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The Böhse Onkelz were one of Germany's most successful and most controversial rock acts. Despite a series of best-selling LPs, the group was dogged throughout its career by charges of racism and extremist sympathies, and many retailers refused even to stock their recordings. The Böhse Onkelz (i.e., "the Evil Uncles") formed in Hösbach in late 1980. Singer Kevin Russell, guitarist Stephan Weidner, and drummer Peter Schorowsky drew their formative influences from the Sex Pistols and the Ramones, with all the limited technical acumen such inspirations would imply. With the addition of guitarist Matthias "Gonzo" Röhr, Weidner moved to bass and the Böhse Onkelz quickly evolved into one of the most popular bands on the Frankfurt punk circuit. In 1981, they made their recorded debut on the compilation Soundtrack zum Untergang 2, but as German punk began embracing the political leanings of the left, their music turned in the opposite direction, instead championing the emerging skinhead subculture. The Böhse Onkelz's 1984 debut LP, Der Nette Mann, is widely considered the first German LP to explicitly celebrate skinhead values. Issued on the right-wing label Rock-O-Rama, anthems like "Stolz," "Vereint," and "Deutschland" were cited in the German government's decision to ban the album in September 1986.
With the follow-up, Böse Menschen — Böse Lieder, the Böhse Onkelz shifted away from politics to explore themes of substance abuse and violence, but found it impossible to shed its skinhead ties. Most damning were bootlegged demo sessions documenting early Weidner compositions like "Türken Raus" ("Turks Out"), "Deutschland den Deutschen" ("Germany to the Germans"), and "SS-Staat" ("SS State"), songs the group repeatedly denounced in the years to follow. Across the span of LPs including 1987's Onkelz Wie Wir... and the 1988 follow-up, Kneipenterroristen, the Böhse Onkelz abandoned their punk origins in favor of an approach closer to heavy metal. The makeover earned the band its greatest commercial success to date, thrusting them under even greater media scrutiny following the events of June 16, 1990, when longtime friend and associate Andreas "Trimmi" Trimborn was stabbed to death in a Frankfurt bar by a Bundeswehr soldier. The soldier was tried but found not guilty. In his ruling, the judge presiding over the case stated that the members of the Böhse Onkelz and their inner circle had a history of violence, and that the stabbing was an act of self-defense. The resulting press nevertheless brought even greater attention to the Böhse Onkelz's music, and 1992's Heilege Lieder entered the German Top Ten with minimal promotion and radio airplay. Many broadcasters banned the group from the air, however, and large German retail chains including Media Markt, World of Music, and Saturn refused to carry their records.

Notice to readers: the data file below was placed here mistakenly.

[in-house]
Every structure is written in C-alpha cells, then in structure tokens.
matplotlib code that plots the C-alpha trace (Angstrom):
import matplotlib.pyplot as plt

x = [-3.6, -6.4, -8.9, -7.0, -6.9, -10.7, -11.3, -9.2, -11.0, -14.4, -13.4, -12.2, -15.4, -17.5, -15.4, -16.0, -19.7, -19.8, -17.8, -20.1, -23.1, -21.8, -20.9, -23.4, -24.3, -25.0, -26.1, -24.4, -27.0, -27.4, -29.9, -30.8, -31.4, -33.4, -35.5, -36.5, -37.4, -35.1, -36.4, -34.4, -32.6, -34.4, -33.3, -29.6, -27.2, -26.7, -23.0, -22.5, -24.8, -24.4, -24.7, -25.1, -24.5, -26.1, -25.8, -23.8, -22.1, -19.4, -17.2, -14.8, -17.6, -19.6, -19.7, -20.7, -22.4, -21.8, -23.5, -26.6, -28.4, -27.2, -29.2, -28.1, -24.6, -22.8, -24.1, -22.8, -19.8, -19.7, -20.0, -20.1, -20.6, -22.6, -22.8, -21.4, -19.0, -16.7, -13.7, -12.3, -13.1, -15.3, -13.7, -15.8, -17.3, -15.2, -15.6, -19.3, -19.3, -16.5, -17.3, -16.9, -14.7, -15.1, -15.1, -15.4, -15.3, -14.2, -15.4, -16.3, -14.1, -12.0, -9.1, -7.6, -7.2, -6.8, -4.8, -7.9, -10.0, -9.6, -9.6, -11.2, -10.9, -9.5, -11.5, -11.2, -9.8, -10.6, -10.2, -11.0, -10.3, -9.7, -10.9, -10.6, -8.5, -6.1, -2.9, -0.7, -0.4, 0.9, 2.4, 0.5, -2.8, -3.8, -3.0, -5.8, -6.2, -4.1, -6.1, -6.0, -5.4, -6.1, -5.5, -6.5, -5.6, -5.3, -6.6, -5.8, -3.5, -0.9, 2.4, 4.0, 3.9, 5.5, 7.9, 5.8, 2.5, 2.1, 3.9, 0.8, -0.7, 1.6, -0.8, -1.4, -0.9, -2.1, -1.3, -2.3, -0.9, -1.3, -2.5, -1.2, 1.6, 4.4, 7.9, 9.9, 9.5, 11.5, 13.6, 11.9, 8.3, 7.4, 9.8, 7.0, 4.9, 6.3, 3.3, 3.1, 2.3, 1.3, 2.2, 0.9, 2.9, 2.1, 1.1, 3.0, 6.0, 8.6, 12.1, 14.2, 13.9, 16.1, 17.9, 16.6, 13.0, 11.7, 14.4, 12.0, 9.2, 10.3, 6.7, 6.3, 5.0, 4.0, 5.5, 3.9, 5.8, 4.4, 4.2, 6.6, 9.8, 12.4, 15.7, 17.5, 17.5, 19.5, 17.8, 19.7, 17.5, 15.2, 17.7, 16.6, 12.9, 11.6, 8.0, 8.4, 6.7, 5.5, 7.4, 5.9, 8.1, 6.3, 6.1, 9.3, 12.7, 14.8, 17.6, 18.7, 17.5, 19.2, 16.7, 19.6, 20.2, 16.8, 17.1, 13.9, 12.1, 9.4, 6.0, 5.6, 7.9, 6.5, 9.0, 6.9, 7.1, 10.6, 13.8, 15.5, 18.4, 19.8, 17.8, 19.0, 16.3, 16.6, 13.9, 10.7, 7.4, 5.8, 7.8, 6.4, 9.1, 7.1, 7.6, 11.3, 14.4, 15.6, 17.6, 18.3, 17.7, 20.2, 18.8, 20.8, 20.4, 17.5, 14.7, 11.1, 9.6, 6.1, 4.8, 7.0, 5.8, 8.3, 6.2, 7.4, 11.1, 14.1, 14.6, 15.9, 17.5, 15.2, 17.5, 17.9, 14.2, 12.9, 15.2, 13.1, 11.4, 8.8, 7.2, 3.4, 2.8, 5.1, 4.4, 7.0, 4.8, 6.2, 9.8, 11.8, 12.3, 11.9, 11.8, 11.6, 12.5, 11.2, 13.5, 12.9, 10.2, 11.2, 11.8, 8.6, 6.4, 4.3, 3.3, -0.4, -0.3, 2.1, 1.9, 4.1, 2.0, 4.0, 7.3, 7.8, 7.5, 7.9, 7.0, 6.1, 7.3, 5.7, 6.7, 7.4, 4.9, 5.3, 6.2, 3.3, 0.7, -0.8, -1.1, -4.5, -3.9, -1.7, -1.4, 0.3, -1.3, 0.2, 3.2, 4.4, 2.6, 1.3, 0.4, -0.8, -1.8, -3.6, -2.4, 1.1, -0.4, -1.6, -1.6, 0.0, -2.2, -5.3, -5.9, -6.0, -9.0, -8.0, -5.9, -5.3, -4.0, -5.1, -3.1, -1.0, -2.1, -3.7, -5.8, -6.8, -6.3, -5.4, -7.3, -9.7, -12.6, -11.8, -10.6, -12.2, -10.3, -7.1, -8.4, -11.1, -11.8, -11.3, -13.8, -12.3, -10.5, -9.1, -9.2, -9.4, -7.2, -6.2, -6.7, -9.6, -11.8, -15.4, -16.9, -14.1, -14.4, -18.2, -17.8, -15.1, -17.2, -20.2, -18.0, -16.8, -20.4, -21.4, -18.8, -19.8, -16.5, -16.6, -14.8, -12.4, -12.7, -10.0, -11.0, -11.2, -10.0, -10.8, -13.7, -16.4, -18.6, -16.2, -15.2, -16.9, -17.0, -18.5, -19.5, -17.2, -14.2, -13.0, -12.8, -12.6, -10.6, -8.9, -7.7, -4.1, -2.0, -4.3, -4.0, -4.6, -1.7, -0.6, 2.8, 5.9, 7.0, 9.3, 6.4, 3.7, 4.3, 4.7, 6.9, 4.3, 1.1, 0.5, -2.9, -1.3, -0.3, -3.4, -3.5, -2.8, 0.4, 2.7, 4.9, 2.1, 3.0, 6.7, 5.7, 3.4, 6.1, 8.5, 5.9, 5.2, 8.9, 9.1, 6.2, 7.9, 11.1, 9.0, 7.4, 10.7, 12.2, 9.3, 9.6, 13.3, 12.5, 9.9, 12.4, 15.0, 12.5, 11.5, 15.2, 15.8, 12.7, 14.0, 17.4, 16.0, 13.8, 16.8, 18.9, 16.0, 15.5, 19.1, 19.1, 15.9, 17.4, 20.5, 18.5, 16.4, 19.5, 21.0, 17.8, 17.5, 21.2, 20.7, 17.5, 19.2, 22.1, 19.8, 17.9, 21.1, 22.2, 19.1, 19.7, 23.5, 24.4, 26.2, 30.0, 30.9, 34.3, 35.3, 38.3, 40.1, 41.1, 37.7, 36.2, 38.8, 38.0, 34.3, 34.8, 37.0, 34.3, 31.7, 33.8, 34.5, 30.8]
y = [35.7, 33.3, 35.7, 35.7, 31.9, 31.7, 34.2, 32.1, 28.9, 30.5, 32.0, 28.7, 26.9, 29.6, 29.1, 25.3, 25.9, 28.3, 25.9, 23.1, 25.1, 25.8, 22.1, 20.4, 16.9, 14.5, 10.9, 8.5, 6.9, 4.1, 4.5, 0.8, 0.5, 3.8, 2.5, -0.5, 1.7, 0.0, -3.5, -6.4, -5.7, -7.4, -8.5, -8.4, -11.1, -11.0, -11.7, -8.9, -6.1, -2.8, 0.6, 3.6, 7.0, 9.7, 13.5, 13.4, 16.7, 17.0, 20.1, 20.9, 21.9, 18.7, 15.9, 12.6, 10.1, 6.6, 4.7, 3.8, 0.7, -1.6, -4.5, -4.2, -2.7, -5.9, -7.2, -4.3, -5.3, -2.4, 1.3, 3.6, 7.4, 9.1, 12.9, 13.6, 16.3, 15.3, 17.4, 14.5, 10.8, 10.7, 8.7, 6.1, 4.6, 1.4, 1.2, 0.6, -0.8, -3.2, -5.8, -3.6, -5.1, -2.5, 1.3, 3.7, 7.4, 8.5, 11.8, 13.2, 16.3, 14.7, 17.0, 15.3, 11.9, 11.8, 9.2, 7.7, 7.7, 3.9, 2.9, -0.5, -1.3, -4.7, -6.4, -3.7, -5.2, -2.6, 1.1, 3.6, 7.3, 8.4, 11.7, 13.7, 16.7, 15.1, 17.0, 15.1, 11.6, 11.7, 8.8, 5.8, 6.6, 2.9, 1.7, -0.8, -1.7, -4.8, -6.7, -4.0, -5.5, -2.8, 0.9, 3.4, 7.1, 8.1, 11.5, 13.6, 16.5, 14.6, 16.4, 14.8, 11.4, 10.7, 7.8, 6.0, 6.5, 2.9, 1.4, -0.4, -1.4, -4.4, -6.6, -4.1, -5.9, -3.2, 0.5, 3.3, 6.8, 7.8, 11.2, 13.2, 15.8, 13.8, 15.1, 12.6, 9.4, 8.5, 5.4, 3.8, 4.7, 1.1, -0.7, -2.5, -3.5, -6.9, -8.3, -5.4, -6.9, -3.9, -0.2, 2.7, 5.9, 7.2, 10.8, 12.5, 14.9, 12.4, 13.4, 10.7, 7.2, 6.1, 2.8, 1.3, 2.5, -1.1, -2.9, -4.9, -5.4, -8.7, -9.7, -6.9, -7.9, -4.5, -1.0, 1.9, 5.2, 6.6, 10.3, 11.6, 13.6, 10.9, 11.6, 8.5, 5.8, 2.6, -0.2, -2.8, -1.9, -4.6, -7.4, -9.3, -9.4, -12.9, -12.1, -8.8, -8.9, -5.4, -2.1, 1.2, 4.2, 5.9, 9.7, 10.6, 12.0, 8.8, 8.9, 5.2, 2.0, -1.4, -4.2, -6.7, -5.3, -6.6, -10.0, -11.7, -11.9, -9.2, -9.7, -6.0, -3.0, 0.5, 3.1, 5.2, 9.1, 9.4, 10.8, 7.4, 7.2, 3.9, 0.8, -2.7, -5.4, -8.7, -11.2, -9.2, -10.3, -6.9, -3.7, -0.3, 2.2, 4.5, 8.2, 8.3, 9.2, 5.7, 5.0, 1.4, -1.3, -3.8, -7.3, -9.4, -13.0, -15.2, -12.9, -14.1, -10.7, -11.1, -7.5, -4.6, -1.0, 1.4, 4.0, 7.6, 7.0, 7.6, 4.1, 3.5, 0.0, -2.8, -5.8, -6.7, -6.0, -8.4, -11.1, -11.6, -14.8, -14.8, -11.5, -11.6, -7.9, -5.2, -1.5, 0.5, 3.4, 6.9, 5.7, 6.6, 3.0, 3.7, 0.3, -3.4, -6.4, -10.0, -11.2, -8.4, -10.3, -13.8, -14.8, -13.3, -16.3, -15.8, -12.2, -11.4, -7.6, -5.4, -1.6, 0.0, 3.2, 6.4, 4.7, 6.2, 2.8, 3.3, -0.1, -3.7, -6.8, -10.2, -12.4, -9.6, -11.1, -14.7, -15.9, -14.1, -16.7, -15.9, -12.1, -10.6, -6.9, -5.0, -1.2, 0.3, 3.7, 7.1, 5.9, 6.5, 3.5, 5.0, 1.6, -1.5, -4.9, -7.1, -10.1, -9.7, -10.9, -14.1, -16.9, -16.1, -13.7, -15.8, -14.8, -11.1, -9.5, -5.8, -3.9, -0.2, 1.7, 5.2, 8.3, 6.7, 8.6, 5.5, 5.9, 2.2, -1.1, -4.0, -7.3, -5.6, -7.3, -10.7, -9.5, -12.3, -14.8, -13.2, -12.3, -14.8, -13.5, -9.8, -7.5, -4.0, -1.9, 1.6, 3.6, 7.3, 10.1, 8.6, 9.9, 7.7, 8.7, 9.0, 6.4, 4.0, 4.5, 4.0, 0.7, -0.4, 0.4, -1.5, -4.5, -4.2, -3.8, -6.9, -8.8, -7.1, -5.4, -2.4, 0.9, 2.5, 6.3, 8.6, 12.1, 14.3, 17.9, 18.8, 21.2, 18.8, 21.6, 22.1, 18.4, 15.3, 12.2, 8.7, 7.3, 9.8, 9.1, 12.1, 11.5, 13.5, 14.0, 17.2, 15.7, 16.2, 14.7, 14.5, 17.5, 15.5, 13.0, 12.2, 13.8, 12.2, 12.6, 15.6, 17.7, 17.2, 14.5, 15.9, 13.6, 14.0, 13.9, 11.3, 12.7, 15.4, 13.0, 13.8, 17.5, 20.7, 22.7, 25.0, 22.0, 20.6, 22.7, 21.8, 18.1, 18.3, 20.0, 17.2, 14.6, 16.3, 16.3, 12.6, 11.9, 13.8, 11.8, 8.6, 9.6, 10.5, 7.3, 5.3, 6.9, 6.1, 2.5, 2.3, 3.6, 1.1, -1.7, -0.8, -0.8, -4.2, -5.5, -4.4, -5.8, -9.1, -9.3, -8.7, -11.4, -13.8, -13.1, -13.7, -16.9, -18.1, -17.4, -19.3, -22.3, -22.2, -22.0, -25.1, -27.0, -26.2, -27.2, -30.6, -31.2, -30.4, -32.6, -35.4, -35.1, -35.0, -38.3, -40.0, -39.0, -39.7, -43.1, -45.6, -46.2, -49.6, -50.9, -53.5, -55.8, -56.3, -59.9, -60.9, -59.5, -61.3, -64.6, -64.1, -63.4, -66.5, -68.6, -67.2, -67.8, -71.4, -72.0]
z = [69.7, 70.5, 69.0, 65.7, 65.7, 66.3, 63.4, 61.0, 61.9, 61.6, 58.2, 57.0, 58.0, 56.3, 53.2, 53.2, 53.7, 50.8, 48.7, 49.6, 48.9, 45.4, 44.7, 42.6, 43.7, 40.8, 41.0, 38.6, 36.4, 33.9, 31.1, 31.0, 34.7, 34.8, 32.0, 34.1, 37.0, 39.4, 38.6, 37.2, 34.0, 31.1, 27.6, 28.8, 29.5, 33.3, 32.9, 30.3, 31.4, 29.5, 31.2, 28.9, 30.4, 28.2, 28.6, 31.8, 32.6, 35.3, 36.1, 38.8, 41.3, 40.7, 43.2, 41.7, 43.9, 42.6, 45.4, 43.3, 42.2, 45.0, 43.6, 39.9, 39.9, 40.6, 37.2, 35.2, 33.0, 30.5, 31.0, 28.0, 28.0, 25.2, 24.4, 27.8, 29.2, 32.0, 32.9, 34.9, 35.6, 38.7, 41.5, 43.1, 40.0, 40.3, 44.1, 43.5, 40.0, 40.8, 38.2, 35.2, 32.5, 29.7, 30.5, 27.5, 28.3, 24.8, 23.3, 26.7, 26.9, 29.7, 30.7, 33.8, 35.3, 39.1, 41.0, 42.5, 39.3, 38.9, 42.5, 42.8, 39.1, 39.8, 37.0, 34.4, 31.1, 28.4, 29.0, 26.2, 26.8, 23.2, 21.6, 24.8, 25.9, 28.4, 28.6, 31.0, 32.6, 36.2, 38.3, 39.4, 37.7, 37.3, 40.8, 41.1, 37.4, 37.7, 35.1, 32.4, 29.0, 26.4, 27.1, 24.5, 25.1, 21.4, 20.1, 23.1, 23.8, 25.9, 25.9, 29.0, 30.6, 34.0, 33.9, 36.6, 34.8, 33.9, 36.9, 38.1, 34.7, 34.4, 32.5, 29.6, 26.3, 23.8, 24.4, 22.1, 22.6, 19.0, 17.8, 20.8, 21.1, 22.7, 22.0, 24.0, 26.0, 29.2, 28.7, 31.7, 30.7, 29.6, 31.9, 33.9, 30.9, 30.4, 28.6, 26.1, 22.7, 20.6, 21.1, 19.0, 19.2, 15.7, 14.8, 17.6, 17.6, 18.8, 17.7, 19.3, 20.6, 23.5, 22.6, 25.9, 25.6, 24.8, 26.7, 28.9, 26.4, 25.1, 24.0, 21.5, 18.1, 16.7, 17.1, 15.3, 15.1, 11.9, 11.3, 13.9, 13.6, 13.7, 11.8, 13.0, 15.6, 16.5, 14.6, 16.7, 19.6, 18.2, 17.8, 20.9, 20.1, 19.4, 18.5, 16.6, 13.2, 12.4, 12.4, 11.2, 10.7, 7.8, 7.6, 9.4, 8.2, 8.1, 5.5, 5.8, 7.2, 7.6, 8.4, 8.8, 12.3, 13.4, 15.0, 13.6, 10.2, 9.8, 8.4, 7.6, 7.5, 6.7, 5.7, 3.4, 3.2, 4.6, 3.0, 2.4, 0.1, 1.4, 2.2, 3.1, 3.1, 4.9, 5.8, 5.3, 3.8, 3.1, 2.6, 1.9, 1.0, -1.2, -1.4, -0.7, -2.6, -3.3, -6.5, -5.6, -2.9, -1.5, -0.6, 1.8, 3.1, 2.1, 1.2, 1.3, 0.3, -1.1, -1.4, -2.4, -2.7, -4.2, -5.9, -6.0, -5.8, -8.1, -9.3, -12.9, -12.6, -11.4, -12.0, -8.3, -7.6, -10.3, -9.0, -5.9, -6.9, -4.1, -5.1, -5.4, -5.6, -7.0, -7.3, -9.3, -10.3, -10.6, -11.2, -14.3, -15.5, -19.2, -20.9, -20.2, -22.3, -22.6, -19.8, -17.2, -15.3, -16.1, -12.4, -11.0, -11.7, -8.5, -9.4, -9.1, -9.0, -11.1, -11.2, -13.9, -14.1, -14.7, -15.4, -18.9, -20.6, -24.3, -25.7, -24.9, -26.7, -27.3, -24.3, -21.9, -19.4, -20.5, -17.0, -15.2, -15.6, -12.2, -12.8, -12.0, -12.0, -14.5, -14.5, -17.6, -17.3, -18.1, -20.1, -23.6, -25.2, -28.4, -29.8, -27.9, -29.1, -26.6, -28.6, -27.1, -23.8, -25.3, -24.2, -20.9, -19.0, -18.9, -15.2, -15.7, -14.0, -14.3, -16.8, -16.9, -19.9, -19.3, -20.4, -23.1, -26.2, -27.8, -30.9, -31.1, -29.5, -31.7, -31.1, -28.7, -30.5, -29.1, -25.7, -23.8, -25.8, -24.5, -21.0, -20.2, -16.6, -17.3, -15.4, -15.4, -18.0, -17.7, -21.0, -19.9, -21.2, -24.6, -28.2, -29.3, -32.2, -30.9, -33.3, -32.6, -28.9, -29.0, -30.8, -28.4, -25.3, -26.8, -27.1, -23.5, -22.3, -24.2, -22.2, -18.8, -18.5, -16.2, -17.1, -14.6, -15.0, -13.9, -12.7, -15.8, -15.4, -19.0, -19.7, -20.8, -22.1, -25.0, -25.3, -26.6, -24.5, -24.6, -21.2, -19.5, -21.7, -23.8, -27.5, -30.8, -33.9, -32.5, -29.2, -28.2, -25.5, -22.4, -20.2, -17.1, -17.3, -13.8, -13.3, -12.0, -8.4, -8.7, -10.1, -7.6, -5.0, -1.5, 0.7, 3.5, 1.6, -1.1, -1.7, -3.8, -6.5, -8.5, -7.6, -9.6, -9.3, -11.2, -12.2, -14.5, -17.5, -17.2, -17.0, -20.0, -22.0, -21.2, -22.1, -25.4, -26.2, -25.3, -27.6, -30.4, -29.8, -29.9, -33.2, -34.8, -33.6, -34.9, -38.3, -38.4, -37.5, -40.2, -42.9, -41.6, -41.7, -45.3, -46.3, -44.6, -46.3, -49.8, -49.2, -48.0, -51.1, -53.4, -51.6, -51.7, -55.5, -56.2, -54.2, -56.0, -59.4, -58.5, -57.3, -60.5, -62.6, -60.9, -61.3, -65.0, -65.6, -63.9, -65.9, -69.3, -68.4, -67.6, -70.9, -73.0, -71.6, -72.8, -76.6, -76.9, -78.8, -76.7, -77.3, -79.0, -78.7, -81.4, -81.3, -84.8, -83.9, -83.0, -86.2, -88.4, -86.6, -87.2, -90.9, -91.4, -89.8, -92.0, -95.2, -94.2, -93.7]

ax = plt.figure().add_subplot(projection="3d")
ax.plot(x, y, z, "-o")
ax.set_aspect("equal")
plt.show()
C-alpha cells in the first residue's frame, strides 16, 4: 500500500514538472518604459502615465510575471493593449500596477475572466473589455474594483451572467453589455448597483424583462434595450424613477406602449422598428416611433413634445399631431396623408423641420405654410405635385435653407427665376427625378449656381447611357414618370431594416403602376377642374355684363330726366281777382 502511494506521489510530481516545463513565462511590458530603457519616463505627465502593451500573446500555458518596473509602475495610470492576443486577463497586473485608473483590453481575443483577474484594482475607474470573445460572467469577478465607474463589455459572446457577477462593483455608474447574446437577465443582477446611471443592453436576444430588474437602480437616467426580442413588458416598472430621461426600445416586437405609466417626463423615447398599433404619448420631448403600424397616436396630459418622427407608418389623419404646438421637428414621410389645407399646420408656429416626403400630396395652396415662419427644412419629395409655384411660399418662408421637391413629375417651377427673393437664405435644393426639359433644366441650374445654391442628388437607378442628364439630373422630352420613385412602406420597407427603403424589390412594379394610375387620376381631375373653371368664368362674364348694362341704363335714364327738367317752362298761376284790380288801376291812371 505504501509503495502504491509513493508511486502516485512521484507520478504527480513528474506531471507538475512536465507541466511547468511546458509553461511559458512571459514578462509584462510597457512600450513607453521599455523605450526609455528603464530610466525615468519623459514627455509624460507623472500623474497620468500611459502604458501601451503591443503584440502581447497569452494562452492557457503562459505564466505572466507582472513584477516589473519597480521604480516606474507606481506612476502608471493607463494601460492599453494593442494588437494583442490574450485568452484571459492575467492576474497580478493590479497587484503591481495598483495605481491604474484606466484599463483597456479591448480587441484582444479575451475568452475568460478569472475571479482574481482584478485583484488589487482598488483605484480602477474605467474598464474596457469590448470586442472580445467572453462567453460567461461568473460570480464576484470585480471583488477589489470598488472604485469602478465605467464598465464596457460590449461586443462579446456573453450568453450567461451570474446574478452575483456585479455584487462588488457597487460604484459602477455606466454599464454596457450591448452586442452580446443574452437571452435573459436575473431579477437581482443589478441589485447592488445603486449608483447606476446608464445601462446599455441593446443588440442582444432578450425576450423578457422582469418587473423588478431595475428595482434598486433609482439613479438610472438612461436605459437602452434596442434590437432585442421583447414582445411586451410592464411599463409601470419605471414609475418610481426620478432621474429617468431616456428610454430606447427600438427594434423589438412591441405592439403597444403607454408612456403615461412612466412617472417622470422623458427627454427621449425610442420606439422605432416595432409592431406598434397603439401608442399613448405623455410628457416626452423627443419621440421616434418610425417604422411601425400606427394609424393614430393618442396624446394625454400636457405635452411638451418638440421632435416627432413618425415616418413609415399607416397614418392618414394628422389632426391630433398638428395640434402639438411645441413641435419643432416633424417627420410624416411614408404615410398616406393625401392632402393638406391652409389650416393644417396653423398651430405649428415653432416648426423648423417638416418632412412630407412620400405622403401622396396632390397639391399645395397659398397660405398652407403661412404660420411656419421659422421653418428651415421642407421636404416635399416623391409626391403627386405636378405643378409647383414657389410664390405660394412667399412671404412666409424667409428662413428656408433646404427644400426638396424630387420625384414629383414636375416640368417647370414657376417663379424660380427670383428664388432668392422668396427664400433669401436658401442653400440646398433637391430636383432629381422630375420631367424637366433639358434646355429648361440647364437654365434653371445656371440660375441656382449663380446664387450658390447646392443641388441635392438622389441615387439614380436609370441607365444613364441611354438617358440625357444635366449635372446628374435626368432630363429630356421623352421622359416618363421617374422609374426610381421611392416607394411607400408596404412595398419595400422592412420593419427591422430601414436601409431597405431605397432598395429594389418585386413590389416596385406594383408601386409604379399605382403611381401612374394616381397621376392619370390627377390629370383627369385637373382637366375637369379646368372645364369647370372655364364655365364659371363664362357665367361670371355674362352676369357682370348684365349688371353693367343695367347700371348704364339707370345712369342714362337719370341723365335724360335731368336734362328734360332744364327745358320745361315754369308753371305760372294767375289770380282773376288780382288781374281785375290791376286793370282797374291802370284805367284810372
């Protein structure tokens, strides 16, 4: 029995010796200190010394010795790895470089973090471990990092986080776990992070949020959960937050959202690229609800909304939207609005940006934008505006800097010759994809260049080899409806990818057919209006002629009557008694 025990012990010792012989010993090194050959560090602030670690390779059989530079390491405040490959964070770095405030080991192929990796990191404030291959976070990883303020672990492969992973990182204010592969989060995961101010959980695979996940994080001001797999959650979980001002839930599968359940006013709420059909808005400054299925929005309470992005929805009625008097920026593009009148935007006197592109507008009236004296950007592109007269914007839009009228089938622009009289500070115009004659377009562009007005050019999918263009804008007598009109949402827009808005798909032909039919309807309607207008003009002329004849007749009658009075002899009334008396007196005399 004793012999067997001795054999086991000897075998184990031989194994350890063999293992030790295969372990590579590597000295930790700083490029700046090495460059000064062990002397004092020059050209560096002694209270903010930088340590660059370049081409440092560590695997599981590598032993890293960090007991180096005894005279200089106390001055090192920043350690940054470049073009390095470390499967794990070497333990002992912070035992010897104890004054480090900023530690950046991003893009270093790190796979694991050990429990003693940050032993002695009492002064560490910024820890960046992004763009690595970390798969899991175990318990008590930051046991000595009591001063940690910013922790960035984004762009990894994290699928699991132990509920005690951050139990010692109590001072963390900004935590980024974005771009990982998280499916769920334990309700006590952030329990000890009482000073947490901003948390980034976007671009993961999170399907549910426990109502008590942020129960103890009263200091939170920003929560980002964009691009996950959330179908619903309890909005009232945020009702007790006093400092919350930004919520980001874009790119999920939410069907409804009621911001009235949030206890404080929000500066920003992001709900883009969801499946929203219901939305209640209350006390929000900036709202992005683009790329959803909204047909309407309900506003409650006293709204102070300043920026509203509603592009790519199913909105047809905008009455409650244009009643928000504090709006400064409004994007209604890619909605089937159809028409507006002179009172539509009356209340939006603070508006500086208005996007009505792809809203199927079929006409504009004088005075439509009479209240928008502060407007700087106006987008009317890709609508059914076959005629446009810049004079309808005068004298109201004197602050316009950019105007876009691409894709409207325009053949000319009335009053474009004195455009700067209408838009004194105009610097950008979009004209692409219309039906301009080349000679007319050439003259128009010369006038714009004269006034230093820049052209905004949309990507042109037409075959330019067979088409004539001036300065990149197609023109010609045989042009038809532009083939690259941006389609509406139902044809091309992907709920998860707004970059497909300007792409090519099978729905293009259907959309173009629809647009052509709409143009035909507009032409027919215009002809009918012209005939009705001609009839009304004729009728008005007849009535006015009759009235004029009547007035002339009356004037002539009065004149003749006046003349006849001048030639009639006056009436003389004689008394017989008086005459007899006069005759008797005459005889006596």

Trimborn's death and the subsequent media backlash inspired the ambitious Weiß and Schwarz, a double album set released in October 1993 as two separate LPs. With 1995's Hier Sind die Onkelz, the Böhse Onkelz signed to major label Virgin. Around the same time, the group assigned confidant Edmund Hartsch to write their official biography in an effort to dispel the rumors and innuendo that continued to swirl around their politics. Titled Danke für Nichts, the book appeared in 1997 to strong sales and surprising critical acclaim. No other German band was ever so "used as a means for simple-minded political agitation," Hartsch wrote in his foreword. The phenomenal retail success of 1998's Viva los Tioz — which sold more than 300,000 copies in its first 24 hours of release and debuted atop the German charts — forced many stores to rethink their ban on the Böhse Onkelz catalog; their mainstream popularity was now so great that the band founded its own label, rule23, to release the 2000 follow-up, Ein Böses Märchen ...aus Tausend Finsteren Nächten. In the wake of 2002's Dopamin, the Böhse Onkelz accepted an invitation to open for the Rolling Stones when the veteran British rockers headlined an August 3, 2003, performance at the Hanover Fairground. However, with the release of 2004's Adios the Böhse Onkelz announced their pending breakup. After a sold-out tour dubbed "La Ultima," the group played its farewell dates at the EuroSpeedway Lausitz on June 17 and 18, 2005.